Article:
Professor Gayatri Chakrovorty Spivak is perhaps the most befitting person to be the keynote speaker in a conference on postcolonial higher education.
A leading authority on postcolonial study and feminism, Spivak has had transformative impact on the production of knowledge at highest levels, according to Habib University School of Arts, Humanities and Social Sciences acting dean Dr Nauman Naqvi. He shared these words as he called Spivak on stage to deliver her keynote speech at Habib University’s Second Annual Conference on Postcolonial Higher Education on Saturday.
Spivak, who teaches at Columbia University and is the first woman of colour to hold the title of professor at the varsity, shared the secret to her style of teaching. “The teacher must get to know his students and try to learn how to teach this group,” she said. “In my classroom, I try not only to solve problems for my students but also produce problem-solvers.”
Addressing the students in the audience, she said they must learn that democracy is not about us and ourselves, but those unlike us. “Do not let education join the Anthropocene – human activities hastening the extinction of the earth,” she said.
To a question from the audience, Spivak said teachers must not try to change the minds of their students. “You rearrange desires,” she said. “That is why it is so important to know who you’re teaching.”
Spivak felt that only a fool can think they can change anyone’s values. “We need to realise that there isn’t that kind of a distinction – enforcing a different set of values is reminiscent of apartheid,” she pointed out.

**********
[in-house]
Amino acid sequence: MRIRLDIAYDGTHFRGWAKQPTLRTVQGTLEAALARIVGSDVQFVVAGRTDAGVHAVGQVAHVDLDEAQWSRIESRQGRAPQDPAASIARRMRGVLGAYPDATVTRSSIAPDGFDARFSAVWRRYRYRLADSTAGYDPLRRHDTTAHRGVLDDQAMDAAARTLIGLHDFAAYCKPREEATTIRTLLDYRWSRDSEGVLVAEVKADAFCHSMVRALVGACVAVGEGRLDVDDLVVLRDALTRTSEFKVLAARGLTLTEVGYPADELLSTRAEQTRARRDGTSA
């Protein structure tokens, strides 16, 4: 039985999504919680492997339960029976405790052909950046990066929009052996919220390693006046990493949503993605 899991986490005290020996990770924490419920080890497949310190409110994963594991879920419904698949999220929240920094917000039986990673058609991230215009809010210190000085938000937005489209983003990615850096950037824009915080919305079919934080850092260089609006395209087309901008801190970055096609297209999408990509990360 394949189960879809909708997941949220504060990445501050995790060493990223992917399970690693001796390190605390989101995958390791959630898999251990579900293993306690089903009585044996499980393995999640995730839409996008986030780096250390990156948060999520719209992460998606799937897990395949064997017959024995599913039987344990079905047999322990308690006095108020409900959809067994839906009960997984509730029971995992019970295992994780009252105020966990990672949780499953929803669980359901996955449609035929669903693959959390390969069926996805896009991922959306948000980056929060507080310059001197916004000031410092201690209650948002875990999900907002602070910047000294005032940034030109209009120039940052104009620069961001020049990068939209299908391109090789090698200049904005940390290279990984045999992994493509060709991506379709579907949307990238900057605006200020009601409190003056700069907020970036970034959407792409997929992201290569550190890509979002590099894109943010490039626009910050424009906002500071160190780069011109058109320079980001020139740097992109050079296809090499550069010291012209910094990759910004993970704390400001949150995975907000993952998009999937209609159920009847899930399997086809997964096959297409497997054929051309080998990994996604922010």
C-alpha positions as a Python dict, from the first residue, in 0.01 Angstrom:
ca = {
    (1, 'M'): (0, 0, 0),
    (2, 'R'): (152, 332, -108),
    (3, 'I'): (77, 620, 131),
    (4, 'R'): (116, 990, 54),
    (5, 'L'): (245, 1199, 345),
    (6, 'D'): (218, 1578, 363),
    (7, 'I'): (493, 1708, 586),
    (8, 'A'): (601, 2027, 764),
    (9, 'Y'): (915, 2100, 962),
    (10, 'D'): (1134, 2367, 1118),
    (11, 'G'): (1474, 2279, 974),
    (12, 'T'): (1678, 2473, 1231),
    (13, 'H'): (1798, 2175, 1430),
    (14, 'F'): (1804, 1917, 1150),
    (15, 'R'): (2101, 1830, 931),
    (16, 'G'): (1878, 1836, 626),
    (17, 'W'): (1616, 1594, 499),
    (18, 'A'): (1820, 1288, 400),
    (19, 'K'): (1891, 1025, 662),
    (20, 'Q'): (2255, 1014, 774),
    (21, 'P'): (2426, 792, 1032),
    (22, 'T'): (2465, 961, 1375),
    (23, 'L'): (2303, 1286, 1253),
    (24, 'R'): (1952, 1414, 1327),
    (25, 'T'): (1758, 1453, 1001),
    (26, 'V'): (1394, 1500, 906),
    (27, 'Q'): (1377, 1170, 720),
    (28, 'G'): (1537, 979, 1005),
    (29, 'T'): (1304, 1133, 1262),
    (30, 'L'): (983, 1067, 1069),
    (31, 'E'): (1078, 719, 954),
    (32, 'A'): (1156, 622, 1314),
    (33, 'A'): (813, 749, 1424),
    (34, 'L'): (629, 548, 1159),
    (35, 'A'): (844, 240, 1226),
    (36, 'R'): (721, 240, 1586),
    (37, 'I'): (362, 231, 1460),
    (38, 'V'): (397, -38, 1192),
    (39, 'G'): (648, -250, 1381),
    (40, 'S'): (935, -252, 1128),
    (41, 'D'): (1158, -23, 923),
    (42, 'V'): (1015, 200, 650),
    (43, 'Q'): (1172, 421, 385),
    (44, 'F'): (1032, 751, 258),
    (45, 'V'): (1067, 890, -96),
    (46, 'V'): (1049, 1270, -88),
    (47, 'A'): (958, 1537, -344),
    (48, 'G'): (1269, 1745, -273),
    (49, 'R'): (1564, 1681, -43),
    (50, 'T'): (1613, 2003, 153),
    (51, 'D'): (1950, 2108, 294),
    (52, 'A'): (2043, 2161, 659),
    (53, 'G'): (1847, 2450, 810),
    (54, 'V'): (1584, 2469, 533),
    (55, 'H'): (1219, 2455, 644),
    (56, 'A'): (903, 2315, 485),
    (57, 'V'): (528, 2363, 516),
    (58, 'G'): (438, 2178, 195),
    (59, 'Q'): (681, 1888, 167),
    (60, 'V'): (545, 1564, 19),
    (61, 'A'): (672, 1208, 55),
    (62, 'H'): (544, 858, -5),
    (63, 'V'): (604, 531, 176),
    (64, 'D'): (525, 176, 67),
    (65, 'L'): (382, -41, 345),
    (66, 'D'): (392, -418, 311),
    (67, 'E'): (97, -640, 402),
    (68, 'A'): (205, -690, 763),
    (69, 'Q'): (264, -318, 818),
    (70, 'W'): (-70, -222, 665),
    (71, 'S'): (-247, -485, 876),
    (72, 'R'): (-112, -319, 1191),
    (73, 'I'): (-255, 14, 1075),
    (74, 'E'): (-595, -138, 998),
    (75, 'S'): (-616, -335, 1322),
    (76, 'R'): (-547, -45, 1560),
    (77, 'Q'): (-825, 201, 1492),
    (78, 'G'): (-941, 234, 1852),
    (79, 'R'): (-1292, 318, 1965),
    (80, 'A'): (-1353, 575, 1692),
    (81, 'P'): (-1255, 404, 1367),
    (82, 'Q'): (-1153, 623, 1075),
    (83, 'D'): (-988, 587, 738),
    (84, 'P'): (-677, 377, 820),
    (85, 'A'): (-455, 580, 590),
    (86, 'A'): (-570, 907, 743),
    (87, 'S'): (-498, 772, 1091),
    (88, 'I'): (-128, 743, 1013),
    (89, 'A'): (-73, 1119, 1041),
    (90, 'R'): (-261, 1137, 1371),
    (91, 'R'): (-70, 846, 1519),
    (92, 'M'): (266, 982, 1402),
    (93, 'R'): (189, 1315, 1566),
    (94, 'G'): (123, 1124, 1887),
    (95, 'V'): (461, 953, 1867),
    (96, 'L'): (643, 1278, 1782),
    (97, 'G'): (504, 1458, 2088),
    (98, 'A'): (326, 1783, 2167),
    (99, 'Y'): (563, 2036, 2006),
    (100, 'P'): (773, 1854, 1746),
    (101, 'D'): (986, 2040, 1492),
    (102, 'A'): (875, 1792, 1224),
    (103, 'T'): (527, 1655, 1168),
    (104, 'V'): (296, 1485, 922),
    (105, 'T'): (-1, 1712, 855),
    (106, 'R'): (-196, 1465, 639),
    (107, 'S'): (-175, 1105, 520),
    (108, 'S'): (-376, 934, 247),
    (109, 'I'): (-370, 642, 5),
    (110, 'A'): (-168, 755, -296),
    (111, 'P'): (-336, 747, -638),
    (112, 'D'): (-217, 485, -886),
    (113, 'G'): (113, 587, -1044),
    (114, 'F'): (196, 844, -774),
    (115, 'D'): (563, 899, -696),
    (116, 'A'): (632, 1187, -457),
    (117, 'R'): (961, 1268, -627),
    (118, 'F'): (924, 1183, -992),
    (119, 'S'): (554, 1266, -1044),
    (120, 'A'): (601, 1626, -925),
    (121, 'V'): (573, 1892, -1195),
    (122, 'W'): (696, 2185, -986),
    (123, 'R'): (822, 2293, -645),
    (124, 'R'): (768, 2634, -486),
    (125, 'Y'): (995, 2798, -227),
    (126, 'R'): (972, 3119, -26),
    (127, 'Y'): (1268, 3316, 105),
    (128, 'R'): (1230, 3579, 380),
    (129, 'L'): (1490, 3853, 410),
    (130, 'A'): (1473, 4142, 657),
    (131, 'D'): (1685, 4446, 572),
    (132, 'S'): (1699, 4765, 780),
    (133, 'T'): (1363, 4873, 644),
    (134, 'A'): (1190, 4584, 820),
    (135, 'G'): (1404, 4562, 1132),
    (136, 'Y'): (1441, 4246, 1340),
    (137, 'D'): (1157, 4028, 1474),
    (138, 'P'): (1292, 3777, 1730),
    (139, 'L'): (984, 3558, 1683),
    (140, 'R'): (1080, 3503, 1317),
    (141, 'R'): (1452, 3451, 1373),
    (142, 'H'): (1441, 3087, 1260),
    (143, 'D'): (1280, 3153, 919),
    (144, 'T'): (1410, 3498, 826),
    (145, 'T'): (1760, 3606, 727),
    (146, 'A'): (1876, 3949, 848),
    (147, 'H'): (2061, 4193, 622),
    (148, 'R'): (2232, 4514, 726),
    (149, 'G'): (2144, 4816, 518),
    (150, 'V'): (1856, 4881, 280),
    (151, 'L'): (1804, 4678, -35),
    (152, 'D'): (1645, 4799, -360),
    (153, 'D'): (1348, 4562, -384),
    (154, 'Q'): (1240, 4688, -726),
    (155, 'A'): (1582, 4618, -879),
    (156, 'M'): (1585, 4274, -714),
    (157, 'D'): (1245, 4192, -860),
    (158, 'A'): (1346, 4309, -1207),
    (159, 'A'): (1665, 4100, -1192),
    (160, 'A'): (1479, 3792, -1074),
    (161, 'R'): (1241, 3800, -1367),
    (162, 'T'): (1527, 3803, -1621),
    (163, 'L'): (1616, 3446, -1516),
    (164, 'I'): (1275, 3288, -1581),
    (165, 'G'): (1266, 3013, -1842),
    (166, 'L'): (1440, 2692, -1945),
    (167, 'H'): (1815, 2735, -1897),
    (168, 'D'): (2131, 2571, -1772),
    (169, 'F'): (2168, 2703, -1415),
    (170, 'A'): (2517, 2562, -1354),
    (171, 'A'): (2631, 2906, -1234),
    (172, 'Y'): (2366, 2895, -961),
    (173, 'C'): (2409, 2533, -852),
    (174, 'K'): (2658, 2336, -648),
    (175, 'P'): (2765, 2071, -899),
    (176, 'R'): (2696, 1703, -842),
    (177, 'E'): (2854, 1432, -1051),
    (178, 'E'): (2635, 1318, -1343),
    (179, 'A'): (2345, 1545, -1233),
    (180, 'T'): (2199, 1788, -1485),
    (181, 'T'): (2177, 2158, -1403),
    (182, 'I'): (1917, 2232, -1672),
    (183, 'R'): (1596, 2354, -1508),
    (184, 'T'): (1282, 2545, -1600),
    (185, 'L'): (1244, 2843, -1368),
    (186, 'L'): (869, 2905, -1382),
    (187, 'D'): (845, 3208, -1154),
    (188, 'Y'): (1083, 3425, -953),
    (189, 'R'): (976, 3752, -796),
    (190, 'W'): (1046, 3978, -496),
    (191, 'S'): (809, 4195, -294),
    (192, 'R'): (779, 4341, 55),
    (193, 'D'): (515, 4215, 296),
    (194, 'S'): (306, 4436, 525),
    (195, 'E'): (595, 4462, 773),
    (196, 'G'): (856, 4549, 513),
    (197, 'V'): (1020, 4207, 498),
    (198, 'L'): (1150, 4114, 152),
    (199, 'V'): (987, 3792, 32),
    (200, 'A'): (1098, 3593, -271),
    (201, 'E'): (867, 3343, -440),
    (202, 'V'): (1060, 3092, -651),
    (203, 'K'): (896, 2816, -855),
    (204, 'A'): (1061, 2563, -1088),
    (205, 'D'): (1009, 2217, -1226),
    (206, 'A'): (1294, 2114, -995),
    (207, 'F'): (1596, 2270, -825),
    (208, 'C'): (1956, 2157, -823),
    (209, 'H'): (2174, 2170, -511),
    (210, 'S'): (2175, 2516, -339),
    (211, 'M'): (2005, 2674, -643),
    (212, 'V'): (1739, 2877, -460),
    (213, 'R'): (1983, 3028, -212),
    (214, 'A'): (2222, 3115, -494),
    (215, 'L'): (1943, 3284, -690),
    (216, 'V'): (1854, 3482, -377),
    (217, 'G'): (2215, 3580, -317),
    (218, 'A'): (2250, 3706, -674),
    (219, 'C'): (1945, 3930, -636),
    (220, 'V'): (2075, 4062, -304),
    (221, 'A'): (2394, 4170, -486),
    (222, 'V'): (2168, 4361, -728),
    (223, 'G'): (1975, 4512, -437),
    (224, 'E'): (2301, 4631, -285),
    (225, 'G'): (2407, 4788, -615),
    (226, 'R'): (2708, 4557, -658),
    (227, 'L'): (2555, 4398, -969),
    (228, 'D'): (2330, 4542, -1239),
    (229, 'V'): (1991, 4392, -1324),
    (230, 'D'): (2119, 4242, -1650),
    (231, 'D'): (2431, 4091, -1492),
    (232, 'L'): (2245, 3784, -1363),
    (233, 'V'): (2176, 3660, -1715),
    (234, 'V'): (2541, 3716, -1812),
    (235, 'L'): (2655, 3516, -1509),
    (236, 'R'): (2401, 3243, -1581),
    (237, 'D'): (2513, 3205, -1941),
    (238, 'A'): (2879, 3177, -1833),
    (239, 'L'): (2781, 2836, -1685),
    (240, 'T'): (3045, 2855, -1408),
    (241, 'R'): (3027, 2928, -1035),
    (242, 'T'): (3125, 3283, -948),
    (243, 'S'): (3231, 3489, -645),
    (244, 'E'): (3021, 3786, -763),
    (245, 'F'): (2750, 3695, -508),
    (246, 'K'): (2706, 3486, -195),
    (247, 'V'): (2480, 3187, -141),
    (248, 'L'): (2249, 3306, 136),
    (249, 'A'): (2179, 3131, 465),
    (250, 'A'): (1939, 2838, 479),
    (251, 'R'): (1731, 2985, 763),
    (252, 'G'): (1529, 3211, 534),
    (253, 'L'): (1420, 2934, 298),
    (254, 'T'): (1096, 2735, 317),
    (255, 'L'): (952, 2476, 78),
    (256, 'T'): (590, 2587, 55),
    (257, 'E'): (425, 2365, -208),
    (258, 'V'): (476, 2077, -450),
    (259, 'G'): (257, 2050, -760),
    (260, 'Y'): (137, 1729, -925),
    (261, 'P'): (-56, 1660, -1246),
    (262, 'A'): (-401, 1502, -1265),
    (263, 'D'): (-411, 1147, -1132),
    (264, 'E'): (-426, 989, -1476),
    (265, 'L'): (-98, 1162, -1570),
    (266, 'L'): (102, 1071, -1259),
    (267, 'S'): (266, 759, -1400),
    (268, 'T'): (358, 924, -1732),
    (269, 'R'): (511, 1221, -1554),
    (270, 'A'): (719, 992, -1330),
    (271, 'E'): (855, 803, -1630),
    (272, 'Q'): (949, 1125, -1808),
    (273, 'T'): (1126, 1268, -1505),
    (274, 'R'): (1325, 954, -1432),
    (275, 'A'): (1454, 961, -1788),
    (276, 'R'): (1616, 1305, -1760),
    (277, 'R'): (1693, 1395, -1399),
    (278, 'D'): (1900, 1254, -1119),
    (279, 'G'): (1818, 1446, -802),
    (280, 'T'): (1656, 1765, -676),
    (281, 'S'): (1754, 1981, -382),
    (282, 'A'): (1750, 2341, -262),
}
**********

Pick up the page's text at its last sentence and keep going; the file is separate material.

She recalled that there is only one person whose mind she has ever changed. William Sampson, who after his medical degree went to work in a factory and joined a union where he tried to tell his colleagues that their job wasn’t to struggle for job security or collective bargaining but to change exploitation all around the world, she said. “The FBI shot him and did not allow video-graphic evidence.”
And that is why she stated, “The task of a humanities teacher is to provide a non-coercive rearrangement of desire in the classroom.”
Spivak’s paper on ‘Higher Education in Our Subcontinent’ looked at problems in the education sector shared by both India and Pakistan – born out of a colonial past. “It is with the intention of slow cooking of the soul that, in the postcolonial nations, some of us propose regional humanism in higher education,” she said. “This requires a radical interrogation of the notion of contemporary post-coloniality.”
She spoke of how post colonialism had become the poster child of the colonial diasporas, the immigrants in metropolitan countries, which was a misnomer. “It has no place in the modernity of the old colonies today.”
As more and more metropolitan universities globalise today, she said, we tend to overlook the class apartheid. The trend allows British and American universities to feel that they are relaxing their own ‘quality control’ while making money on the side. It is a way of glossing over the class apartheid while keeping it alive and undisturbed, she added.
We should refuse the interpolation of the global and adopt the complicity of our roots, she said. “Even as we collaborate with foreign metropolitan universities in order to establish an adequate ethical base to the use of science and technology, we must realise that without the careful production of subaltern intellectual, the largest sector of the electorate is left incapable of helping in the establishment of social justice.”
Published in The Express Tribune, October 26th, 2014.